Does meeting manufacturers' representatives' expectations matter?

Author:Pass, Michael W.
Position:Report
 
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  1. INTRODUCTION

    Manufacturers may outsource all, or part, of the selling function to manufacturers' representatives, as a way to reach more customers, thus achieving sales objectives while also having the potential to reduce direct selling expenses. Adequate selling support must be provided because it influences a representative's ability to interact effectively with customers, on behalf of the manufacturer. Three categories of support are included in this study: (1) sales planning support, (2) selling process support, and (3) administrative support. Without appropriate selling support, the revenues desired by a manufacturer may not be reached and there is the possibility that a representative will end a contract so that a more suitable manufacturer can be served. For the remainder of this paper, manufacturers' representatives are referred to as MRs and the manufacturers are called principals, as commonly identified in the literature (Ross, Anderson and Weitz, 1997).

    Does meeting the MR's expectations matter? This guiding research question is answered by examining the influence that expectation fulfillment has on MR Satisfaction. This study focuses on an area that has not received much empirical attention. Examining expectations contributes to the business literature because, if they matter, a manufacturer should consider the representative's quality expectations, instead of developing selling support according to the manufacturer's internal standards.

  2. BACKGROUND

    Understanding how to work effectively with MRs is an important issue as firms increasingly outsource the sales function. MRs perform the selling function on an extended contract basis and typically do not take possession, or ownership, of products. Firms taking this role have also been called independent agents or brokers. They work with several principals by selling a portfolio of noncompeting product lines on a commission basis. The most recent economic census (released 11/24/2009) reported they operate 45,458 US firms (Economic Census, 2007) which is a substantial increase over 32,320 US firms reported in the previous census (Economic Census, 2002).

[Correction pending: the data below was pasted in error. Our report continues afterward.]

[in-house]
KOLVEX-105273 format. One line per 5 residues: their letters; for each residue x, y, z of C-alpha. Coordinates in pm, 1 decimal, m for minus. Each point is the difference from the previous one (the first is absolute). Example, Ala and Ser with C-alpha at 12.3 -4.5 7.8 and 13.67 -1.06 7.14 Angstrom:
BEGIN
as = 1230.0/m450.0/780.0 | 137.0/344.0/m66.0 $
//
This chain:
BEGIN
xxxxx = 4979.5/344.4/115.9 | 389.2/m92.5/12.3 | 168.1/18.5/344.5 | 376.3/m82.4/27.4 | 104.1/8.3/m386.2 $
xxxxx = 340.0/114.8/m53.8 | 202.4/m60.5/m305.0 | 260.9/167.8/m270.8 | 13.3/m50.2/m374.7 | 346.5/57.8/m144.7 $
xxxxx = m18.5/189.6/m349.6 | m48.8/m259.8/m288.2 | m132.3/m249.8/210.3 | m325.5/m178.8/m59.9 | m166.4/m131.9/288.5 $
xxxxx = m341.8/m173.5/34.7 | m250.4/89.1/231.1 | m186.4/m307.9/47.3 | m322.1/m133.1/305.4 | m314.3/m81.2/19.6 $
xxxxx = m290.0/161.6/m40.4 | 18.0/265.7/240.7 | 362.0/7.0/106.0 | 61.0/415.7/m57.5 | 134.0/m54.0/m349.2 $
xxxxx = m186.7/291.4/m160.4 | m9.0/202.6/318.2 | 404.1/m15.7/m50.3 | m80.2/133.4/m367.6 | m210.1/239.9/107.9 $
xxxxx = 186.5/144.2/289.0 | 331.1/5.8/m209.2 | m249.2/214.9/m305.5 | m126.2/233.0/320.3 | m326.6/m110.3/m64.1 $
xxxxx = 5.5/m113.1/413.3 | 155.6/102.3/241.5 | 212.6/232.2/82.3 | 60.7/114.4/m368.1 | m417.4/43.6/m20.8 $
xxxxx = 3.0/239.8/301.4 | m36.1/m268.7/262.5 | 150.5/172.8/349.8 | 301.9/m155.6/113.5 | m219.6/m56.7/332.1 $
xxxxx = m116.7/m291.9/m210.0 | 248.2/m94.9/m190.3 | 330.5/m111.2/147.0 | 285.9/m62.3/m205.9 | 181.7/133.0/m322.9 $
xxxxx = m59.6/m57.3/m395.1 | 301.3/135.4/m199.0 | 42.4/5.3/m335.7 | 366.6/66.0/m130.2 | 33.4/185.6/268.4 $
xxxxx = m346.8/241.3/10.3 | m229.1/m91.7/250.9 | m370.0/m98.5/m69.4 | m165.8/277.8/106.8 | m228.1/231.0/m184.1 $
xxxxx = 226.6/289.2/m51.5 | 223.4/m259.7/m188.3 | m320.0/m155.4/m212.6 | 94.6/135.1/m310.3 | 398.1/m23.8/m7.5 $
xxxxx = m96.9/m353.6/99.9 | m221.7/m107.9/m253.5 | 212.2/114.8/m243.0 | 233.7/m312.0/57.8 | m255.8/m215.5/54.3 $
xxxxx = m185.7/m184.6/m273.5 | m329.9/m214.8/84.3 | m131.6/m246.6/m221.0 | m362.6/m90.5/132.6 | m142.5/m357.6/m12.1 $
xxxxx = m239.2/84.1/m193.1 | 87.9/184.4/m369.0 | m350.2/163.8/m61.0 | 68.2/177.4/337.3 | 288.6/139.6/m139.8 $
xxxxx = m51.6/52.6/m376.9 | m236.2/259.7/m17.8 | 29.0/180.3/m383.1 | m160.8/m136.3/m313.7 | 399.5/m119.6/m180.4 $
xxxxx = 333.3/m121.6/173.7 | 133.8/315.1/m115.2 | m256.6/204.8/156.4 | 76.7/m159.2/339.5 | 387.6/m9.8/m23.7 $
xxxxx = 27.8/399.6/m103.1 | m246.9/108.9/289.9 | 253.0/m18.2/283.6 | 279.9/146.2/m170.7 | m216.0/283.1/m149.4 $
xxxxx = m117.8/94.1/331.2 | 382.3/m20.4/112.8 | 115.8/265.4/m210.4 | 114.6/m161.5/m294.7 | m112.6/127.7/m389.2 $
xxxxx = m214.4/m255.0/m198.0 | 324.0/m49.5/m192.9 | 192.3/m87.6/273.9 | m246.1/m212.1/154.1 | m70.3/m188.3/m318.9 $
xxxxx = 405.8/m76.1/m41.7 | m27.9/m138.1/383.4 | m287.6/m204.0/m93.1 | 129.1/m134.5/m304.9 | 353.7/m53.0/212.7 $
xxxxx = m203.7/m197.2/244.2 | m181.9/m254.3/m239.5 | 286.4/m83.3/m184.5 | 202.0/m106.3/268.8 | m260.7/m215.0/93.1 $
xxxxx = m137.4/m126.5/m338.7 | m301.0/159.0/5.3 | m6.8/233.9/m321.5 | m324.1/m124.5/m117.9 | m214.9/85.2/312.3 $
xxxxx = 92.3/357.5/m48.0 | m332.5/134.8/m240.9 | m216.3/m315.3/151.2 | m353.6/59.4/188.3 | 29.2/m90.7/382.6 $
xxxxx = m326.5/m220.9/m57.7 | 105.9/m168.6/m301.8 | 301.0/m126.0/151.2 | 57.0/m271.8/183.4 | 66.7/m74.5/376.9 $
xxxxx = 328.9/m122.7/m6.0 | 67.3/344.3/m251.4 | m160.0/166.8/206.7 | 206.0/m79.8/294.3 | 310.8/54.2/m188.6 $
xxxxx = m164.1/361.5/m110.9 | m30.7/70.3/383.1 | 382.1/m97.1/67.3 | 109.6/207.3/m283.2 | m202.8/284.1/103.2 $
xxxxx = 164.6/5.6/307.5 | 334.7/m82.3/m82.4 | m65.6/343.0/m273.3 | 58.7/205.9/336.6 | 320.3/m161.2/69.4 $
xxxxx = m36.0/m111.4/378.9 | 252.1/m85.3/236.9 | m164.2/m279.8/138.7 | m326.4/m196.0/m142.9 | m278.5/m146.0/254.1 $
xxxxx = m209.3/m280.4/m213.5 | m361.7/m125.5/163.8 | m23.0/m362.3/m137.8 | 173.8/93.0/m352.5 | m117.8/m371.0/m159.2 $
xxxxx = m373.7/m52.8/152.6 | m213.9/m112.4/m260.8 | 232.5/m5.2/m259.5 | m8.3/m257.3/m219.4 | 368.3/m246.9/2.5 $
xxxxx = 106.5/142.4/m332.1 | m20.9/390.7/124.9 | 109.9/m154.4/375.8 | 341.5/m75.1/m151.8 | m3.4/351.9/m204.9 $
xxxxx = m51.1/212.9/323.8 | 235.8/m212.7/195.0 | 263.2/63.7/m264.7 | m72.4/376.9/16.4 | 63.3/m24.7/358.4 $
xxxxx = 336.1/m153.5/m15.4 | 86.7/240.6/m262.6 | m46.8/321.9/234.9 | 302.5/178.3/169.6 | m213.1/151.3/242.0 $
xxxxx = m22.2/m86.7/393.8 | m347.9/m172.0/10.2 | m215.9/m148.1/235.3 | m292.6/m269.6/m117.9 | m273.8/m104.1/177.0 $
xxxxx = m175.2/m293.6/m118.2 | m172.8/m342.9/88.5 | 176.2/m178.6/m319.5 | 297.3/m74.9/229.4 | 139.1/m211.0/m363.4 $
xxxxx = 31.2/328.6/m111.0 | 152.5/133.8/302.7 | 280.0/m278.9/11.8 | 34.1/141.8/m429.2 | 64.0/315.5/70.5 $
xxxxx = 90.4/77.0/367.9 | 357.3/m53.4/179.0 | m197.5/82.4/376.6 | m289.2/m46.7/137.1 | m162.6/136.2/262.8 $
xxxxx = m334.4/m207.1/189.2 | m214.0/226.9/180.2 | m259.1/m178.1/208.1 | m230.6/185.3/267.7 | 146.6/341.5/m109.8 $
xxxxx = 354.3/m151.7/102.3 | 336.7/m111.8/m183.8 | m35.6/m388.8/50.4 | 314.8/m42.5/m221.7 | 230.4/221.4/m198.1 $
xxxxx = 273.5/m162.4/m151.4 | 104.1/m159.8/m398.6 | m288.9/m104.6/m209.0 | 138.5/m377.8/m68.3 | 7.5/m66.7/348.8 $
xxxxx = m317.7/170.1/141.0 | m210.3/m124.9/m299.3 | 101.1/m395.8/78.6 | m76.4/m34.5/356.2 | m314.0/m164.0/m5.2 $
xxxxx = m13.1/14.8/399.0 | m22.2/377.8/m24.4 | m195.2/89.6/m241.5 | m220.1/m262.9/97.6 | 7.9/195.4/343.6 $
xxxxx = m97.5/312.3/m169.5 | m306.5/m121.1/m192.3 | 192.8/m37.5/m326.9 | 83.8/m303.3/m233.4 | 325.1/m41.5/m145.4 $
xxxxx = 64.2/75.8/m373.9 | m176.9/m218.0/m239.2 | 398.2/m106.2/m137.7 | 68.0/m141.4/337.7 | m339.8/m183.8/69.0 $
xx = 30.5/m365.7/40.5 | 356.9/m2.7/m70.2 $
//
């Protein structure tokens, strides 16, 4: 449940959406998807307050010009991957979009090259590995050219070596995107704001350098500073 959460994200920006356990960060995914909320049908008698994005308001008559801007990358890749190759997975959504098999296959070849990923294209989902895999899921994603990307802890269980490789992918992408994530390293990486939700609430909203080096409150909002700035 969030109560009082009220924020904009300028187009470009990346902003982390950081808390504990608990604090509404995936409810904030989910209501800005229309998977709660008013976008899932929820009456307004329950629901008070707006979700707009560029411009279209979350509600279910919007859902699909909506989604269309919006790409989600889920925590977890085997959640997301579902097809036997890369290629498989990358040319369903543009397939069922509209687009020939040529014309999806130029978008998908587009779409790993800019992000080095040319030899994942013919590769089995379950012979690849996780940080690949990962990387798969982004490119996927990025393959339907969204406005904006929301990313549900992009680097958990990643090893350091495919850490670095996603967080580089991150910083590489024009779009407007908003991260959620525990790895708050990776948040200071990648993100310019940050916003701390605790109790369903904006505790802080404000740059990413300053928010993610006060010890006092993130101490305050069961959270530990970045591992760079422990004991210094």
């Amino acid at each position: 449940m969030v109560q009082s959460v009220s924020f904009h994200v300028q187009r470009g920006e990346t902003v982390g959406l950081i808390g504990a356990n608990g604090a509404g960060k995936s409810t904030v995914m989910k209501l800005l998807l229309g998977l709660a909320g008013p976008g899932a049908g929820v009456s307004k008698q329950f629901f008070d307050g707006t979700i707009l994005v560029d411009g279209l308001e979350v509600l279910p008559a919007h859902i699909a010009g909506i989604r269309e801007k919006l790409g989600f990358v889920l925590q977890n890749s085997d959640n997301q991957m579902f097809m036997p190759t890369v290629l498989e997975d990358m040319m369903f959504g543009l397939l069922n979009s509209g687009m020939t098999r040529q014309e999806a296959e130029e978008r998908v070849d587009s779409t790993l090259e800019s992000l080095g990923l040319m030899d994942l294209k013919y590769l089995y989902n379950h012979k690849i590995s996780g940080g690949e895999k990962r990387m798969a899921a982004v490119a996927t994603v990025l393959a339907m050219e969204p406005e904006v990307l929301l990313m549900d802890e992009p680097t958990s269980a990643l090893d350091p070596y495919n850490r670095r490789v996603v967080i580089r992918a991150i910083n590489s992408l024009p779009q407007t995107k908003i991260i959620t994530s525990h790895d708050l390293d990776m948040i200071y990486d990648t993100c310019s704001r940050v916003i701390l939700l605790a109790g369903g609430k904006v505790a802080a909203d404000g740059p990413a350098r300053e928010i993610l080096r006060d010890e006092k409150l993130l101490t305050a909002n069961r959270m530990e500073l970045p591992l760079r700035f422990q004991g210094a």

A benefit that principals experience when outsourcing to MRs is that they do not have the same costs required to staff and supervise a direct sales force. However, a tradeoff for the principal is less ownership of the customer relationship. As closer and more frequent interactions occur with customers, the MR may form customer bonds that are stronger than ones existing between the end-customers and the principal. This is a significant issue because there is the possibility that a principal will lose customers if the MR switches to represent another principal. This could happen if the MR becomes dissatisfied with the MR-principal relationship, so it is important for the principal to satisfy the MR. The importance of knowing what

    influences interfirm relationship satisfaction is suggested by researchers explaining how inter-firm relationships develop through processes or stages (Robicheaux and Coleman, 1994; Ring and Van De Ven, 1994; Dwyer, Schurr and Oh, 1987).

    Knowing whether or not meeting the representative's expectations for support quality makes a difference in MR Satisfaction is useful because, presumably, the manufacturer desires a long-term relationship with ongoing contract renewals. The manufacturer makes decisions about the quality of support to provide and may consider, or choose to not consider, the expectations of MRs when developing support. Consequently, an MR may be satisfied with the principal when the quality aligns with the expectations or dissatisfied if support does not meet expectations. This interpretation aligns with the consumer marketing literature that suggests satisfaction judgments are based on expectations held by a consumer that are compared to product, or service, perceptions. Greater satisfaction is reported to the extent that expectations are met (Oliver, 1980; Zeithaml, Berry and Parasuraman, 1993; Parasuraman, Zeithaml and Berry, 1994).

    Practitioner literature suggests that principals should pay attention to the quality of support when describing different ways a principal can become the "emotional favorite" of representatives and maintain their "share of mind" in order to obtain greater sales coverage (Agency Sales, 2006a; Agency Sales, 2006b). However, the influence of meeting MR expectations has not been examined. The perceived quality of support is a subjective perception so identifying MRs' expectations for support quality may be more beneficial to the principal than independently developing potentially inaccurate quality standards.

    Not much research on the effect of principal selling support has been completed even...

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